Winegard Pinnacle 10 foot Dish

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Likvid

SatelliteGuys Pro
Aug 16, 2004
210
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Right now I am trying to buy the 4" pipe to start the installation. I will be going to some metal yard 2mrw,
I also bought the DMS BSC621-2 C/Ku Lnbf, A globecast Receiver, a General Intrument 2500R Receiver, and a DX DSZ-200 C-BAND SATELLITE RECEIVER.
Once I am able to get the the pole 2mrw I may pour the concrete on friday. Although I am still waiting for my Home owner's associaton approval.

That dish will perform very bad with that LNB you bought, you could have bought a 1.5m dish instead of the large Winegard if you are going to use that LNB.

Too bad people don't have the knowledge to buy right stuff but end up buying cheap Sadoun stuff that is not suited for a dish like this at all.

Call Seavey www.seaveyengineering.com
 
Anole

Anole

SatelliteGuys Master
Sep 22, 2005
11,819
13
L.A., Calif.
That dish will perform very bad with that LNB you bought...
Too bad people don't have the knowledge to buy right stuff...
Call Seavey

That link didn't work, but Seavey Antenna seems to get it done.
Their web site is a real snake pit, but I assume you were referring to this page of C-band feeds??
If not, please elaborate. Which is the right stuff?
 
D

determined

SatelliteGuys Family
Oct 10, 2005
89
0
Ohio
The Pinnacle 10" dish was in it's day the best performing mesh dish available.

I had one myself and i still have the manual for the whole Pinnacle range from 6 to 10".

You need a Seavey feedhorn for that dish as it's very deep, about 0.278

Otherwise you will lose much signal if you use a standard Chaparral feed or a standard Ku-band feed.

That's interesting. Can you explain to me technically why that feedhorn is so much better?
 
C

crankbooster

Thread Starter
Well-Known SatelliteGuys Member
Dec 13, 2006
31
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The Pinnacle 10" dish was in it's day the best performing mesh dish available.

I had one myself and i still have the manual for the whole Pinnacle range from 6 to 10".

You need a Seavey feedhorn for that dish as it's very deep, about 0.278

Otherwise you will lose much signal if you use a standard Chaparral feed or a standard Ku-band feed.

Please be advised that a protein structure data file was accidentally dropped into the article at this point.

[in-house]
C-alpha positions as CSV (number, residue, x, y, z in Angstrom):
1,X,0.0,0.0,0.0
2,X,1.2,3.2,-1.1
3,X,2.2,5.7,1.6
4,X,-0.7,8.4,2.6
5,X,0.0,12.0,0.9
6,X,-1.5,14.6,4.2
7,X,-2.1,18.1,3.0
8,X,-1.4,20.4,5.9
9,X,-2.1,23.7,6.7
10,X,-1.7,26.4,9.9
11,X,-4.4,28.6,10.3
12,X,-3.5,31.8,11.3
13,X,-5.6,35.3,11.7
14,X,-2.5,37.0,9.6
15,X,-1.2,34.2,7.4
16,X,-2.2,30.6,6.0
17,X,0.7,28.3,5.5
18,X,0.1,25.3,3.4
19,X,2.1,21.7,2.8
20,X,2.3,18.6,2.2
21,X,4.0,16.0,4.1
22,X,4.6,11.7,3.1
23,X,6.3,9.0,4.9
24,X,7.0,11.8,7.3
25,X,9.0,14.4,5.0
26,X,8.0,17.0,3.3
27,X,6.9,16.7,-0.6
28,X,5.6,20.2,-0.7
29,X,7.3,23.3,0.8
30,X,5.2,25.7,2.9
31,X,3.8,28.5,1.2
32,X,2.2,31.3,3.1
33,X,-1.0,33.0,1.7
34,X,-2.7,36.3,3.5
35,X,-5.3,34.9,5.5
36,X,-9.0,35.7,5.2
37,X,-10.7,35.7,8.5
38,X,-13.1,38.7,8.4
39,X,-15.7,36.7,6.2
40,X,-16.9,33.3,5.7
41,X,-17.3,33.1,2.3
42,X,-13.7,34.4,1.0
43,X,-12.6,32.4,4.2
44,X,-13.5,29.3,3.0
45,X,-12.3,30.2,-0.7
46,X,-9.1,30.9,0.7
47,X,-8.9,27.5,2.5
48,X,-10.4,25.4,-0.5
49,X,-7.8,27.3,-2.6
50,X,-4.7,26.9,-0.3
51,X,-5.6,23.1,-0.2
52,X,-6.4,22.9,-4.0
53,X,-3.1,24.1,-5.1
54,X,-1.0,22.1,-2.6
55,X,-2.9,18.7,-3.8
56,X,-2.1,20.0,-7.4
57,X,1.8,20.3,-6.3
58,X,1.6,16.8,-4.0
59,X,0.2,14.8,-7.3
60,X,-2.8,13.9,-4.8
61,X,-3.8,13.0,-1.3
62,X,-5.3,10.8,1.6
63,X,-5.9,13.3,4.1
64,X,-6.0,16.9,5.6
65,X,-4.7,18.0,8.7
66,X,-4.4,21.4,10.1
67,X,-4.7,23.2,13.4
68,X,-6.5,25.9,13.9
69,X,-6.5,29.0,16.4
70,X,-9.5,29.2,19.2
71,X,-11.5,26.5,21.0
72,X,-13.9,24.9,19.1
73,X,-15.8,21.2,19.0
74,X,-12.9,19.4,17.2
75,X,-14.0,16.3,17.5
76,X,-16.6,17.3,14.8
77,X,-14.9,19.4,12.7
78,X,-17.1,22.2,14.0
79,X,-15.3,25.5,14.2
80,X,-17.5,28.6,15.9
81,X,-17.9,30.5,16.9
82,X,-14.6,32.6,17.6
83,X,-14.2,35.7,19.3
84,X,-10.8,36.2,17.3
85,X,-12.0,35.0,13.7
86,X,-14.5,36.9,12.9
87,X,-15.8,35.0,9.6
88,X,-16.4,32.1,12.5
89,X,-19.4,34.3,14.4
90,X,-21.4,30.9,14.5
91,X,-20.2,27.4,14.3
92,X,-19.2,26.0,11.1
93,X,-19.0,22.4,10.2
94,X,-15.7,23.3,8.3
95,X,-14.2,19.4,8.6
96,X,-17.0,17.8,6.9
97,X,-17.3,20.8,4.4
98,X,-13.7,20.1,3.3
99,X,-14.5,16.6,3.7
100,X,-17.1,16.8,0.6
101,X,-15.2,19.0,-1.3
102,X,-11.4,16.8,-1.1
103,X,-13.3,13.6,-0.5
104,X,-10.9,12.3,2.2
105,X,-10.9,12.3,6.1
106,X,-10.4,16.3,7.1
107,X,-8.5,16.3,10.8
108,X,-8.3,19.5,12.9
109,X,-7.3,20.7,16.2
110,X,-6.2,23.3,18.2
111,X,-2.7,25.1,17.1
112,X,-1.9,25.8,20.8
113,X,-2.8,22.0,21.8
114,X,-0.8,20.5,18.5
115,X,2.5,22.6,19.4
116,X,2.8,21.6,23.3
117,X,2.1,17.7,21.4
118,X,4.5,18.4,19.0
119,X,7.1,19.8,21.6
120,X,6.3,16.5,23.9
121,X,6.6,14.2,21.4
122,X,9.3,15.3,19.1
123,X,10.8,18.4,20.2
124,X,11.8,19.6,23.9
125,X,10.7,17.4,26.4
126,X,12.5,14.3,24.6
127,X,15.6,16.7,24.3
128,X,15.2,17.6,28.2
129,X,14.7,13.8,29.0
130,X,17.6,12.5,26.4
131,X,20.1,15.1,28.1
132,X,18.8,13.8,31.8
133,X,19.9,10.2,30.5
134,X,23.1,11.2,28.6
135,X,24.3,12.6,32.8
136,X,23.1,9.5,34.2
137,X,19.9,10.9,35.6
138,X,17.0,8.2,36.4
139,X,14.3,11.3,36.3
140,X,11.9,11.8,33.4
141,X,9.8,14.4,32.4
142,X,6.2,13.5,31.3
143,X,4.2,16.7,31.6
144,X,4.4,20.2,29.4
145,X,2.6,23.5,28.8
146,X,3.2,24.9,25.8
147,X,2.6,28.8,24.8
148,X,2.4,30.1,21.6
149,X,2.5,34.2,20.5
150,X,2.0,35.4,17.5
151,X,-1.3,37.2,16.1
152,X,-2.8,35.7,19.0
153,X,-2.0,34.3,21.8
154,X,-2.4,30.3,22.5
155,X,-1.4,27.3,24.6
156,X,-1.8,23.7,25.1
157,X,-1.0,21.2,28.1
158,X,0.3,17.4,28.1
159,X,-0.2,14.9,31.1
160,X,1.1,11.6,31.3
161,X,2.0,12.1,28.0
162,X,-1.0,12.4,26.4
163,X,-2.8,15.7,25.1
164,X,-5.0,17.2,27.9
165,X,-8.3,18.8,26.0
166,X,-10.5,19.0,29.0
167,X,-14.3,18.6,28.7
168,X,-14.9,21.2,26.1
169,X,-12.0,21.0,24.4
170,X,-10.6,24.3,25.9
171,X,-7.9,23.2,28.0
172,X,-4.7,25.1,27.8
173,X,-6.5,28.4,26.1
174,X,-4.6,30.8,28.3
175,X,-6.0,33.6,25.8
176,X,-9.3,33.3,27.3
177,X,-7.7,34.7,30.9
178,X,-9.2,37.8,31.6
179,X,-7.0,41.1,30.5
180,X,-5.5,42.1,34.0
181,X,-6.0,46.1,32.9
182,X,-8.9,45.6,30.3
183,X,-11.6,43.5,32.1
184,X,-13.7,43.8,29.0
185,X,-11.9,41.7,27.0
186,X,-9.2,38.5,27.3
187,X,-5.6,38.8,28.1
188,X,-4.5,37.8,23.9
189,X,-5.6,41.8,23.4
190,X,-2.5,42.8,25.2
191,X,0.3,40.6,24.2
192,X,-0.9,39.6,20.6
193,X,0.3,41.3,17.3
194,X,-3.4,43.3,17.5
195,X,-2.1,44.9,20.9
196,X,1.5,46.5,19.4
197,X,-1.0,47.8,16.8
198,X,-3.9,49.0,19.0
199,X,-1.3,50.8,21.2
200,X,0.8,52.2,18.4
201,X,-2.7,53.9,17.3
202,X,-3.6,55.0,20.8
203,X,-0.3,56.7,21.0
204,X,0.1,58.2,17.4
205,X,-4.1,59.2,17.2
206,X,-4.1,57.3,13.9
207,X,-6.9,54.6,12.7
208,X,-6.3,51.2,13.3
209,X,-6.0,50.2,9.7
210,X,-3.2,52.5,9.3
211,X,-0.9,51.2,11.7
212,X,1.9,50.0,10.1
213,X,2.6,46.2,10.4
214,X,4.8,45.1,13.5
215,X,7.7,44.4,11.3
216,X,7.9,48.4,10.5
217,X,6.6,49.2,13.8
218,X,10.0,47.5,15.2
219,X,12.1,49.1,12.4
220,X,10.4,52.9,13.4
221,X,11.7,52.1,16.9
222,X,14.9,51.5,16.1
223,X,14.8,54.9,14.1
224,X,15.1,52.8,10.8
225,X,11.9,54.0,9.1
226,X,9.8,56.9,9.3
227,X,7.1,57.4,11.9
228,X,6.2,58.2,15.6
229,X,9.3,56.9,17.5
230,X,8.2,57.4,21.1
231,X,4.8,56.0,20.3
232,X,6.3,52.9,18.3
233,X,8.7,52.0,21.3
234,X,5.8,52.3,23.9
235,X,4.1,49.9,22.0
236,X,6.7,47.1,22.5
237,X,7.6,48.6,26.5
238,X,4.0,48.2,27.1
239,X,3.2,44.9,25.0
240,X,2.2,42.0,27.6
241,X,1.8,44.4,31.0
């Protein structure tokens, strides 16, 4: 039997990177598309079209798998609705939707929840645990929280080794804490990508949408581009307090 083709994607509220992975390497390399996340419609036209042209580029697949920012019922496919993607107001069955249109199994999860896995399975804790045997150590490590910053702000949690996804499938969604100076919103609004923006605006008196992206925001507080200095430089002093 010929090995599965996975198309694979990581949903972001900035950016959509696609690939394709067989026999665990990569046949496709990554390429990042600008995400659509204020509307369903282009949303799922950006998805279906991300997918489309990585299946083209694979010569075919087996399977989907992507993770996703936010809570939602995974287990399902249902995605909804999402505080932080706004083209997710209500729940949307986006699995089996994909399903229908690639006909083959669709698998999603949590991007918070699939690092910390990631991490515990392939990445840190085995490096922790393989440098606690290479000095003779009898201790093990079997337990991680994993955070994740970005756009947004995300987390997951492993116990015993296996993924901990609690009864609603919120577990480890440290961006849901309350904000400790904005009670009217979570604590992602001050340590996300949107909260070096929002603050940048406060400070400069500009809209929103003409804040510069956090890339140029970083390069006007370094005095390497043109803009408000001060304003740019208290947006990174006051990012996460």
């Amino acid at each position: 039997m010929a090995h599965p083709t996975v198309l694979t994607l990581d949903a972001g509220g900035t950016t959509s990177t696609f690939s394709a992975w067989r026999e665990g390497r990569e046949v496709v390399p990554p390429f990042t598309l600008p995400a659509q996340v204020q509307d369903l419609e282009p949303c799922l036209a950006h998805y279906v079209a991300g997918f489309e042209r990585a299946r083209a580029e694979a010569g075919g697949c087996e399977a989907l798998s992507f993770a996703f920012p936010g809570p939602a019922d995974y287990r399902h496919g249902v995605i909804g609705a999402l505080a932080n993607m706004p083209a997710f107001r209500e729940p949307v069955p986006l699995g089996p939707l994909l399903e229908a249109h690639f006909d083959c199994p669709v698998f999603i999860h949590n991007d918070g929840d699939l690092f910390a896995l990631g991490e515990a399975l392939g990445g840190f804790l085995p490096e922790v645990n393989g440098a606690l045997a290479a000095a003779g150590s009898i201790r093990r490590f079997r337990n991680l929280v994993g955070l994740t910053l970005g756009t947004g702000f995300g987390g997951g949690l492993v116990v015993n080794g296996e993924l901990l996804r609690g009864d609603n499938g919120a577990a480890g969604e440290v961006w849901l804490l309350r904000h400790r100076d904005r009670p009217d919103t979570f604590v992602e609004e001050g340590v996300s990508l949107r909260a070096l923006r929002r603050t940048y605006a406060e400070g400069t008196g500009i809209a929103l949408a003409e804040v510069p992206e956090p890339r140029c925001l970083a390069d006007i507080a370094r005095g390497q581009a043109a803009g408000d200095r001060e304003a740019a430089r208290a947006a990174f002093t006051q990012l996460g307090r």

Can you let me have a cpoy of the manual and how can i get the Seavey feedhorn?
 
Anole

Anole

SatelliteGuys Master
Sep 22, 2005
11,819
13
L.A., Calif.
short answer

if the focal length is way different, then you'd need a feedhorn that can 'see' the entire surface of the dish
(to get maximum signal)

You need a Seavey feedhorn for that dish as it's very deep, about 0.278
...I will let others elaborate on a more complete answer...
 
A

AntAltMike

SatelliteGuys Pro
Aug 28, 2005
3,444
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I didn't find the Seavey feedhorn called for on that website. As I recall, however, Seavey would actually place their probe beyond the the front plane of the waveguide tube on its feedhorns designed for deep dish use, which makes me wonder why even have a waveguide tube at all.

Does Seavey make a feedhorn for less than $500? They didn't the last time i checked, which was admittedly several years ago.

As I said in post #10, the Chaparral Corotor has a setting labeled .30. I'd buy that $130 feedhorn and see if that set-up gets you everything you desire before shopping for a Seaevy, unless they now have a more affordable line of products.

It is not important to eek out the last fraction of a dB of satellite signal gain inless you are trying to receive a beam targeted at some other region of the globe. People who are trying to get DirecTV Latin America sometimes needed to absolutely max out their dish's performance, but most of us don't benefit from any more performance than a 10' Pinnacle with a Corotor would normally deliver.